These costs usually include:

  • Research costs, such as additional blood tests or scans.
  • Out-of-network doctors and hospitals unless included in the health plan.
  • Extra doctor visits.
  • Extra lab tests.
  • Data collection activities.

Planning and organizing other costs

Other costs may arise during a clinical trial, such as transportation and lodging costs, which may need to be planned for in advance.

Travel costs

Policies can vary from study to study, and any costs should be discussed with you during the informed consent process. Generally, travel costs will either be directly paid for by the sponsor, or there will be payments made based on the time spent traveling. Some trials might offer a set stipend (fixed sum) for all participants.

Overnight stays

Some clinical trials may require an overnight stay, these costs will be covered by the sponsor if it is not possible to stay at the trial site.

Dealing with your insurance company

Before participating in a clinical trial, a candidate must be fully aware of the benefits included in their health plan.

Explanation of Benefits (EOB) forms

EOB forms are issued by the insurance provider and disclose information such as the cost of treatments and how much will be paid by the insurer. Some aspects of the trial may not be covered in a health plan, and participants may need to request that their doctor writes a letter to explain why certain tests or procedures are required. This will then be reviewed by your case manager.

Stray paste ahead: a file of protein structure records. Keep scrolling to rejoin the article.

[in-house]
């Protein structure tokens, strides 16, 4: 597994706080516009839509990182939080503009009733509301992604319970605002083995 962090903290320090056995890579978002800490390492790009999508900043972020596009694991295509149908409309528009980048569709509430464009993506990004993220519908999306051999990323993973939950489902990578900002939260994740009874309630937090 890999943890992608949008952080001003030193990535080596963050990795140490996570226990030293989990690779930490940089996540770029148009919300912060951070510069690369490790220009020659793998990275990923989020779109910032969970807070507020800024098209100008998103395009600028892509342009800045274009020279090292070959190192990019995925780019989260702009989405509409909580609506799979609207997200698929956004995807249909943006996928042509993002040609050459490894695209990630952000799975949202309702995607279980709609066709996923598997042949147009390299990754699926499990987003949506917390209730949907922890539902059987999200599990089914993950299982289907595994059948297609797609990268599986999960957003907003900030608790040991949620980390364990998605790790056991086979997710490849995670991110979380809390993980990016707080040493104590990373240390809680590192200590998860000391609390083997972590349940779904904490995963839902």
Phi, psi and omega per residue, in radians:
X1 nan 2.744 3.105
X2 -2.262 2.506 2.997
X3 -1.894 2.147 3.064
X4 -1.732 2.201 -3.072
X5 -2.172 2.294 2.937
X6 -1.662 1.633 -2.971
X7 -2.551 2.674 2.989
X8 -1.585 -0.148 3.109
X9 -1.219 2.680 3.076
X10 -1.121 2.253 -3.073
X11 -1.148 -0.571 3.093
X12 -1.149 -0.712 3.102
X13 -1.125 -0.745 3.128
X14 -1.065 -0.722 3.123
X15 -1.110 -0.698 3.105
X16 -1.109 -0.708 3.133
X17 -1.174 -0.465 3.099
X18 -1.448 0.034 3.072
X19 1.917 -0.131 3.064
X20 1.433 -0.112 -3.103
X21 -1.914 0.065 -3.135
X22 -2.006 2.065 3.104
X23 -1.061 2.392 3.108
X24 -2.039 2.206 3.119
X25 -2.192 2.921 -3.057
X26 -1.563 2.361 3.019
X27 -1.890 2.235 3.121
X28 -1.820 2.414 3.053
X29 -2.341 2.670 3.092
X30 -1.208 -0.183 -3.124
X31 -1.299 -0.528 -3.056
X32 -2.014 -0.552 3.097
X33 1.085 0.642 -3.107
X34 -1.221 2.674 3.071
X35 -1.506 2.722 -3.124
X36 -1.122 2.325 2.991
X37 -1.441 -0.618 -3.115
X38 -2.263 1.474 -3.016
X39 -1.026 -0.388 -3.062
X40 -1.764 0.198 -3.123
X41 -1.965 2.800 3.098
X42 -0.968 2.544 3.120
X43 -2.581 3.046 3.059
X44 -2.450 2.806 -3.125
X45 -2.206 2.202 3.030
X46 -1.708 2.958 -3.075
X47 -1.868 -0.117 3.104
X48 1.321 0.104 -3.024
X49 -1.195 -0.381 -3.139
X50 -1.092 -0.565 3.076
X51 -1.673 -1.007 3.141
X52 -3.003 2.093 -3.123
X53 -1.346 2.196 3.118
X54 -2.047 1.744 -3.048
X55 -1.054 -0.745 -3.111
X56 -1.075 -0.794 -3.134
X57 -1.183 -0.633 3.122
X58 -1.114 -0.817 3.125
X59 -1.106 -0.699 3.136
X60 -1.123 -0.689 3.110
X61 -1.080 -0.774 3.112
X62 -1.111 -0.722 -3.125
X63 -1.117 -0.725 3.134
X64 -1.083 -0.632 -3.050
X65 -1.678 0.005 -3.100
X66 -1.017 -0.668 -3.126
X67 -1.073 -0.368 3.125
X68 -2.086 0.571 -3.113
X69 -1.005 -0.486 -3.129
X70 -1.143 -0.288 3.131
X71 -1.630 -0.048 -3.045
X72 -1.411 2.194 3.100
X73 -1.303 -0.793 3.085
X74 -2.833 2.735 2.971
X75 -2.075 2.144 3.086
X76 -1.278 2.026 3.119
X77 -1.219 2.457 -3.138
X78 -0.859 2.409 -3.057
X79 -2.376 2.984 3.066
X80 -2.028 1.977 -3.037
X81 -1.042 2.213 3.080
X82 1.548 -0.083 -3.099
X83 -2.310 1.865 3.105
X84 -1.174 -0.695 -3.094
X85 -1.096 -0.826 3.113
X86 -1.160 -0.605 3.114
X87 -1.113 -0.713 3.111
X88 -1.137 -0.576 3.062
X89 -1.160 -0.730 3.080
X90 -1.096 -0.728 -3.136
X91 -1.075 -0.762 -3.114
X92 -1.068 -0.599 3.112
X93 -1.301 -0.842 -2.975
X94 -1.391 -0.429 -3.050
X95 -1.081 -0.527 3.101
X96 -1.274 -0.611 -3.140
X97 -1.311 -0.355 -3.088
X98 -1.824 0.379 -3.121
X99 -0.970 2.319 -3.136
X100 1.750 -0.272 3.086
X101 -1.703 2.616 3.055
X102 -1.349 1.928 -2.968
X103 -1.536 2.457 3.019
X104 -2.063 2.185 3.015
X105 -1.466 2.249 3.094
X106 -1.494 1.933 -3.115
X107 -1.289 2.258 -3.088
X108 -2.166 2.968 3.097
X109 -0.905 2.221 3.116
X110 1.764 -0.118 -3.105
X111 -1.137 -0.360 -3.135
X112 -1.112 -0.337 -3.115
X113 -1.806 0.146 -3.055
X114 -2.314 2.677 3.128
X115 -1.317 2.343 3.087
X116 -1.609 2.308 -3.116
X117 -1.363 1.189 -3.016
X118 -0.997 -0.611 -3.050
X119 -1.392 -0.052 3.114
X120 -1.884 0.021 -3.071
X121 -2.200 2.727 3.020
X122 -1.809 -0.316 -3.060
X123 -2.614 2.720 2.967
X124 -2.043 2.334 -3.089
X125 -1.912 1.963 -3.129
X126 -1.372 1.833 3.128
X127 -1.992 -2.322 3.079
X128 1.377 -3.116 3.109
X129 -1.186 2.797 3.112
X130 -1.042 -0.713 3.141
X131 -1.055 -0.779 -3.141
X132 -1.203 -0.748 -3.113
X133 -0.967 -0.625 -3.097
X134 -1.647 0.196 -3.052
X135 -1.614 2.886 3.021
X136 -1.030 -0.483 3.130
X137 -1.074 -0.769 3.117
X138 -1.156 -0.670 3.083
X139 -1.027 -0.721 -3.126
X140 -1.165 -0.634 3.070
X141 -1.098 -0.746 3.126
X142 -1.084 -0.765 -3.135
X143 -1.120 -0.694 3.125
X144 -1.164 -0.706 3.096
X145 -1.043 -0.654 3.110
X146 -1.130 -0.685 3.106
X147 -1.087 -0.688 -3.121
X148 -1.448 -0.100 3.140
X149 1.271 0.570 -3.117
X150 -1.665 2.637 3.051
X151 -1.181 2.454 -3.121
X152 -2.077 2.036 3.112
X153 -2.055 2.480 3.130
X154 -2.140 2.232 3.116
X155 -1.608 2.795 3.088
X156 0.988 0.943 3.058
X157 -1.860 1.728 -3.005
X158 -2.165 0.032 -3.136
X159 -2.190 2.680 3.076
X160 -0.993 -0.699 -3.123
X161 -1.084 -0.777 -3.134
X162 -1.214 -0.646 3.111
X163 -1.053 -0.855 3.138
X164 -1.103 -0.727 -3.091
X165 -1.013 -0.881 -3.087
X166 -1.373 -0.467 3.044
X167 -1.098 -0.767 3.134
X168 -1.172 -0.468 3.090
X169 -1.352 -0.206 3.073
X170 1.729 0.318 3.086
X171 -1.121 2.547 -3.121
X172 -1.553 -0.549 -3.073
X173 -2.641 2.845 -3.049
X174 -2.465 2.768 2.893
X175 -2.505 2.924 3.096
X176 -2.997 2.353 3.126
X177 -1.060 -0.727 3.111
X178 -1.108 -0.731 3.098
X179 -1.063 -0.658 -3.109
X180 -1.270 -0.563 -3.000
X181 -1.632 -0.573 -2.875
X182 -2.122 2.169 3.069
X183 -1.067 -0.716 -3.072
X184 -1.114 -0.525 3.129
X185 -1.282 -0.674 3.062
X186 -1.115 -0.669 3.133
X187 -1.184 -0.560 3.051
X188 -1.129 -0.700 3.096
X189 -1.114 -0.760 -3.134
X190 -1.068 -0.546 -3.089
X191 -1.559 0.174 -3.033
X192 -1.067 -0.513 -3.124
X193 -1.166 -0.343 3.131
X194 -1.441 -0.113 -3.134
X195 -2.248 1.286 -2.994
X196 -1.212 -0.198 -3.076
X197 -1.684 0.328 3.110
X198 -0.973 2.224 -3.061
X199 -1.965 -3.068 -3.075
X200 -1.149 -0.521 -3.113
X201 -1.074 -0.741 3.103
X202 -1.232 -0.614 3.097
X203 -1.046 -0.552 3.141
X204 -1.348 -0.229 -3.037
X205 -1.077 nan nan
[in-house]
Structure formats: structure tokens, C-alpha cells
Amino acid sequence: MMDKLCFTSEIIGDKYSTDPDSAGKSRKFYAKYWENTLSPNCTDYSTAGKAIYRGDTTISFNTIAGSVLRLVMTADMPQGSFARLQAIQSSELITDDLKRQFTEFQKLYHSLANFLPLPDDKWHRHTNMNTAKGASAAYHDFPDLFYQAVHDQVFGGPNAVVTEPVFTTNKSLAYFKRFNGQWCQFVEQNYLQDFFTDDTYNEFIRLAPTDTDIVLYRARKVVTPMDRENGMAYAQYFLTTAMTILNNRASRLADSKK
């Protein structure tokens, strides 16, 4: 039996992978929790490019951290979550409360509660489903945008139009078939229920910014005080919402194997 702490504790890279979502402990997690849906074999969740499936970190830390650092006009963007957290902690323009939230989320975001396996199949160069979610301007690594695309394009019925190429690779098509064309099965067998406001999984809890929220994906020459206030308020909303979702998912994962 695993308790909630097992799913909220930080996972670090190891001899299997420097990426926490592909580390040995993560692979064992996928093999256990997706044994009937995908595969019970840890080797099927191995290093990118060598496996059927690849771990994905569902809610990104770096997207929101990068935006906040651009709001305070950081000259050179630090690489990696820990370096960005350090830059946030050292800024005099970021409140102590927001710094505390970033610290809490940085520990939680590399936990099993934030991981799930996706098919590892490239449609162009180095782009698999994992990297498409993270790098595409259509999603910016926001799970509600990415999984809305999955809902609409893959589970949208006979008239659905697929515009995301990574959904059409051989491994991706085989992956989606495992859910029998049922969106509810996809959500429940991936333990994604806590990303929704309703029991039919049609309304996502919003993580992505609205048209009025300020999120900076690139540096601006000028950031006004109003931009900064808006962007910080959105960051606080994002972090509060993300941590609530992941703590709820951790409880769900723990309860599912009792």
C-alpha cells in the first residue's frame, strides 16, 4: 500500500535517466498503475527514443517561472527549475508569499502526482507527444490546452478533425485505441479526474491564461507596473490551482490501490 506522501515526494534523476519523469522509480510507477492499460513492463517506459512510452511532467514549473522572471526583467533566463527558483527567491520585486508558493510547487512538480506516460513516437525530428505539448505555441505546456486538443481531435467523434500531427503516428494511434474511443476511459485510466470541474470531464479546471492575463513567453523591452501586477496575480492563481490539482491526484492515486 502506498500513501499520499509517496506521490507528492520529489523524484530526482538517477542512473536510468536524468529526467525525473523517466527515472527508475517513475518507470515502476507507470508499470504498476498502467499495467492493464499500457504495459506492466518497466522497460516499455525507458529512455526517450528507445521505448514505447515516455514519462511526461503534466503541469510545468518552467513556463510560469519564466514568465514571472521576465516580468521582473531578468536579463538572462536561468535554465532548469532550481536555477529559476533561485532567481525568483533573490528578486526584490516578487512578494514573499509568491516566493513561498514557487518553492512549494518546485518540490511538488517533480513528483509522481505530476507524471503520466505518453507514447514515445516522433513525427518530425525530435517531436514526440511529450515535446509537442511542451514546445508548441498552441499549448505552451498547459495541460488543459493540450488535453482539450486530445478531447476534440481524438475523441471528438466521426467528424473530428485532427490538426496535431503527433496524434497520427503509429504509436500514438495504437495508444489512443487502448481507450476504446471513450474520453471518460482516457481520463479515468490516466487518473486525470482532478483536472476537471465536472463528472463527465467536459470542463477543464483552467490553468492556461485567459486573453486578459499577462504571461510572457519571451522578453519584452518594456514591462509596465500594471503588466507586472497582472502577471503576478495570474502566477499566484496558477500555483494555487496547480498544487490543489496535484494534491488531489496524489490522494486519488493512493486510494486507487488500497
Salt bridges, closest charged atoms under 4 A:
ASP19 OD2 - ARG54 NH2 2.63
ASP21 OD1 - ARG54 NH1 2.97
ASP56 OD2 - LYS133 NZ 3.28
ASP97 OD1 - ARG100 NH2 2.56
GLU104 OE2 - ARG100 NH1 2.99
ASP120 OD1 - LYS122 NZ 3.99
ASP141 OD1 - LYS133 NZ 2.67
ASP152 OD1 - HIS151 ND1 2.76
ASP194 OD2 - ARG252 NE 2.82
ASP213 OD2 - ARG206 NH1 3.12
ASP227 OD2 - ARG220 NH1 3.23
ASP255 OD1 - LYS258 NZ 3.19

What do I do if I need to claim on my clinical trial insurance?

When making a claim, you should:

  • Contact your insurance provider as soon as possible.
  • Send the requested documentation.
  • Include all medical records and receipts for expenses.
  • Follow the claims process carefully to ensure it is processed quickly.

Denial of coverage

According to the ACA, health insurers cannot deny coverage for participating in an approved clinical study for cancer or another life-threatening disease or condition, as long as the individual is:

  • Eligible to participate according to the study protocol.
  • Referred to the study by a participating provider of the insurance company.
  • Provides medical and scientific information that establishes that participation in the study is appropriate.

What if I don't have insurance?

Even if you do not have medical insurance, there are still options that could allow you to participate in a clinical trial. Most trials offer candidates participant injury insurance that covers medical expenses, while there are also insurance options that are designed specifically for clinical trials.

Before you take out insurance

Before taking out insurance, you should check if you are currently covered by your personal or work insurance, or if the clinical trial has an insurance policy that includes candidate expenses.

Questions an insurance company might ask

To understand your case in more detail, your insurance company may ask the following questions.

  • What were the results of any tests carried out?